Admittedly Tau had tried too, earlier on in the day (they told him to come back later; there was only one doctor on). So I wait patiently, talking with a man called Wiremu – who turns out to have Alzheimer’s – about his army days. His wife (Joy is her name), comes out from her consultation and sees us, flurries straight over to ask if he’s been bothering me.

They affect me greatly, Joy and Wiremu. His voice has the unmistakable tone and oratorical style of a native speaker of Te Reo. She’s Pakeha. He remembers the old days, she tells me; his army days. All the people, all the places – he served in Malaya and Singapore. He forgets the things that happened a few minutes ago. They married in 1960 and have been living in Municipal for 48 years.

He doesn’t drink beer anymore, doesn’t go out in the evening nowadays. And every afternoon, he says to her, “Mum, can I have an ice cream,” and she makes him a big one. He eats it in the room, and five minutes later, he asks, “Mum, can I have an ice cream.”

“You’ve already had one,” she tells him.

“When did I have one?” he asks. “I didn’t have an ice cream.” He insists, and gets bad tempered, argumentative. “He takes it out on me,” Belle tells me.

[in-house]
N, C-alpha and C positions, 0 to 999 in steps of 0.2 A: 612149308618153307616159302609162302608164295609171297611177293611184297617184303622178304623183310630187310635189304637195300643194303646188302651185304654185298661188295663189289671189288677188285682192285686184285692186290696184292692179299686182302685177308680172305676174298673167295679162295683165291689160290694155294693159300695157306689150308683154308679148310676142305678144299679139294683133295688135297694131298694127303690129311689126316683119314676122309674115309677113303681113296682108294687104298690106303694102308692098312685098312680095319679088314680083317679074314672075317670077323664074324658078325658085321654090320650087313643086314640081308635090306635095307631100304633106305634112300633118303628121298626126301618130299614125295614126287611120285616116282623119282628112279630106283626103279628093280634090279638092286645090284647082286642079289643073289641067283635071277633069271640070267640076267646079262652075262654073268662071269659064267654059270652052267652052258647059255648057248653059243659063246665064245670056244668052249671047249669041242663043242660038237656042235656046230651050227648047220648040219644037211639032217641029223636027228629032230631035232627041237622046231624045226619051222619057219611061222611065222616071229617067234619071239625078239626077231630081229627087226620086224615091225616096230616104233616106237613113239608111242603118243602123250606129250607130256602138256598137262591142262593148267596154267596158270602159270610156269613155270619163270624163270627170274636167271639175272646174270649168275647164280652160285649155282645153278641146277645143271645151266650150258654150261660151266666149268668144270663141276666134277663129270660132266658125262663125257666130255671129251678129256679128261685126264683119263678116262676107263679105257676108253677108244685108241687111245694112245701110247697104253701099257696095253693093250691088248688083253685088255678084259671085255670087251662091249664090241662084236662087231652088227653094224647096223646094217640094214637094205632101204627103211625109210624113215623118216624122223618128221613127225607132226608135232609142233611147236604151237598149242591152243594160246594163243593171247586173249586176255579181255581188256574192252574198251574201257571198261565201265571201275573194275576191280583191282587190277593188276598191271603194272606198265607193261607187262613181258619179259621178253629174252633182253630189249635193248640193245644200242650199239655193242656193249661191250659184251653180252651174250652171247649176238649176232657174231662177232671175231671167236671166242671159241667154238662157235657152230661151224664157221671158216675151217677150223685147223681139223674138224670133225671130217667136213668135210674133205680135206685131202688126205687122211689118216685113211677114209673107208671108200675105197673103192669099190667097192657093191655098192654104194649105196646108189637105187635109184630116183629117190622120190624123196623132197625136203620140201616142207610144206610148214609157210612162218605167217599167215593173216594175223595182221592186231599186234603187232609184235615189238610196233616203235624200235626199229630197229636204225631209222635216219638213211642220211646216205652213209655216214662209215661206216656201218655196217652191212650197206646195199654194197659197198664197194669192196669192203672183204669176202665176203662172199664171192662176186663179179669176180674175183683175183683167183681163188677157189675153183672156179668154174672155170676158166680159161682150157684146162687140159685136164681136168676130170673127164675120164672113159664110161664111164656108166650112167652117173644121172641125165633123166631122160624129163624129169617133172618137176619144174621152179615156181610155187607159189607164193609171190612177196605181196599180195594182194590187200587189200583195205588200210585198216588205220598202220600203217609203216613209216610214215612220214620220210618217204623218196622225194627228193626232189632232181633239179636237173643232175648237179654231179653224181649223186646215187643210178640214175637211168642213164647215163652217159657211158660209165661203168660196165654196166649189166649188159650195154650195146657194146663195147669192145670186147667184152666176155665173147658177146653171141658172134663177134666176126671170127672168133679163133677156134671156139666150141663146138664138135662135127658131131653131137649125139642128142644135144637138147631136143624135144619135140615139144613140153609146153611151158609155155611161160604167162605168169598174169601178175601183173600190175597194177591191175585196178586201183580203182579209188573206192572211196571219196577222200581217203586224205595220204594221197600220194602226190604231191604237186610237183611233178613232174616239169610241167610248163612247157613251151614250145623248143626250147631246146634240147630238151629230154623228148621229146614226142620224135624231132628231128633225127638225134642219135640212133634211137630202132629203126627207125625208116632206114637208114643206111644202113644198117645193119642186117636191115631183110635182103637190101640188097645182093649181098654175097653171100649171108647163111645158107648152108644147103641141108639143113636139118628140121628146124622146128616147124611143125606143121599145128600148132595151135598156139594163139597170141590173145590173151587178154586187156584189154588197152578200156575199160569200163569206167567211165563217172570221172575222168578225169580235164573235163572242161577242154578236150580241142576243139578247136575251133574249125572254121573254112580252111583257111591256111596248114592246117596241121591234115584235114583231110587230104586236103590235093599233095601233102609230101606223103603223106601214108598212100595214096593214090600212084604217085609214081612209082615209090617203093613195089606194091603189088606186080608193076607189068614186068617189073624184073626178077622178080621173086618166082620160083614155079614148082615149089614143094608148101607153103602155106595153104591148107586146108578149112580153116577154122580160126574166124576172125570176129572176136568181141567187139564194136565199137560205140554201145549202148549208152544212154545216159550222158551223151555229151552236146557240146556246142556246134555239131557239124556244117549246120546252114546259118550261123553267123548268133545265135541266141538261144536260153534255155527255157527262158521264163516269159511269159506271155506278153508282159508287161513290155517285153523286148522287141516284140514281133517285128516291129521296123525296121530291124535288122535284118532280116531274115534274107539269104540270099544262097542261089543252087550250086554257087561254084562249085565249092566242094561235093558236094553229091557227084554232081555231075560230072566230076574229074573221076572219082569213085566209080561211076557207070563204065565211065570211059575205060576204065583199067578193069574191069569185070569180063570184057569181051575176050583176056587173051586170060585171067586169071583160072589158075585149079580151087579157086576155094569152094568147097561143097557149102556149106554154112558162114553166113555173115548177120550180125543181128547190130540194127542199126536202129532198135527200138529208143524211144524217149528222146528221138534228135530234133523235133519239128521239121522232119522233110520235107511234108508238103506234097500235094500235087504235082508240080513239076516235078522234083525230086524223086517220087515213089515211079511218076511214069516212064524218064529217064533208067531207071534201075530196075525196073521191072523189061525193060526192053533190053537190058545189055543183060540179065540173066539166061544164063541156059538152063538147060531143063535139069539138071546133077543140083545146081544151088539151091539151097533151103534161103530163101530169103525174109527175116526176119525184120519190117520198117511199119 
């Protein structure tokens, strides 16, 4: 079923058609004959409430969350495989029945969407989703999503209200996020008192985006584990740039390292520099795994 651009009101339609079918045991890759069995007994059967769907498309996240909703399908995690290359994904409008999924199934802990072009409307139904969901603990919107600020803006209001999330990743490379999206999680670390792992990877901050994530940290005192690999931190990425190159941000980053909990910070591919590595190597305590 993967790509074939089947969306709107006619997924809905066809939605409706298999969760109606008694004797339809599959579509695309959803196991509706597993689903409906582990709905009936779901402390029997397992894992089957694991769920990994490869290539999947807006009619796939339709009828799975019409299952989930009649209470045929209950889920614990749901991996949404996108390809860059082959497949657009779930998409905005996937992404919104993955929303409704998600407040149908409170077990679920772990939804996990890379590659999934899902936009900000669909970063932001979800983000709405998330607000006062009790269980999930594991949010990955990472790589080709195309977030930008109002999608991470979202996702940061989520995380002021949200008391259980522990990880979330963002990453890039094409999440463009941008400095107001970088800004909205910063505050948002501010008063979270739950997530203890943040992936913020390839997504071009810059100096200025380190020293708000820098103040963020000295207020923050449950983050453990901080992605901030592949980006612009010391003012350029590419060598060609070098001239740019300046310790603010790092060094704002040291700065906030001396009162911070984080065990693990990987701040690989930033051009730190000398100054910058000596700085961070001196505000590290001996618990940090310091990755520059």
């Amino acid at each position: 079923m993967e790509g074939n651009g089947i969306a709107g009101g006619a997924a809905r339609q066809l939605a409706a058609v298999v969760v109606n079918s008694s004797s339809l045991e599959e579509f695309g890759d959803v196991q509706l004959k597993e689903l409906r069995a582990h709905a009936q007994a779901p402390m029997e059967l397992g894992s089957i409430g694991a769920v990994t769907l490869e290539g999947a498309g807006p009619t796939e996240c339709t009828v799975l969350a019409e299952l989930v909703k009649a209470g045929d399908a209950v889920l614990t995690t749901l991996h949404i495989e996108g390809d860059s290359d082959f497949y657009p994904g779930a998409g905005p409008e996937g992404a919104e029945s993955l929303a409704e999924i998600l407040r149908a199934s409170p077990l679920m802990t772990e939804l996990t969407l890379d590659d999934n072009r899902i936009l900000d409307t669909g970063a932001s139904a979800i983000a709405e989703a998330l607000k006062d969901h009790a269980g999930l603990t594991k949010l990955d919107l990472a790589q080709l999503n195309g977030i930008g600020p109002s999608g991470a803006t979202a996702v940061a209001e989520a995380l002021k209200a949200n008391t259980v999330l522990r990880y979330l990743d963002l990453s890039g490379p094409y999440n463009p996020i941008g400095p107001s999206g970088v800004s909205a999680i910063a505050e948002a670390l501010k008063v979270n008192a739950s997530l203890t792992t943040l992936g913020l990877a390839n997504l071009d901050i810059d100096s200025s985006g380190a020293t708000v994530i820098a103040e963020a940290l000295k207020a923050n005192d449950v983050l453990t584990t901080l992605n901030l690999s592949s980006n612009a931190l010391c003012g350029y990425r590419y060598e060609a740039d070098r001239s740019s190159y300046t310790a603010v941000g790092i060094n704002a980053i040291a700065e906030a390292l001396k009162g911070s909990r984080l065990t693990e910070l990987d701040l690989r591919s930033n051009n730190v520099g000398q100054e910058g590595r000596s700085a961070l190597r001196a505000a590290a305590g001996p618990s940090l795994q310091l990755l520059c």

“It must be very hard on you,” I say.

“It is,” she replied. “Sometimes it’s like that all day long.”

She doesn’t have a single complaint to make about her situation – she’s just tired, and acknowledges it. I’ve already heard her coughing in the doctor’s room. She has high blood pressure, and edema in her legs (cellulitis, she says, showing me the purple swelling).

 

At 5:45 I come away with Tau’s signed paperwork. The boys are still up at Clancy, of course. I have a feeling they’re going to ask me if they can have a few cans here again, sometime soon. I don’t know how I’ll play it when they do. It’s not a ‘never again.’ (despite Leroi’s text hyperbole). It’s just… I do need to set boundaries.

 

 

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Happy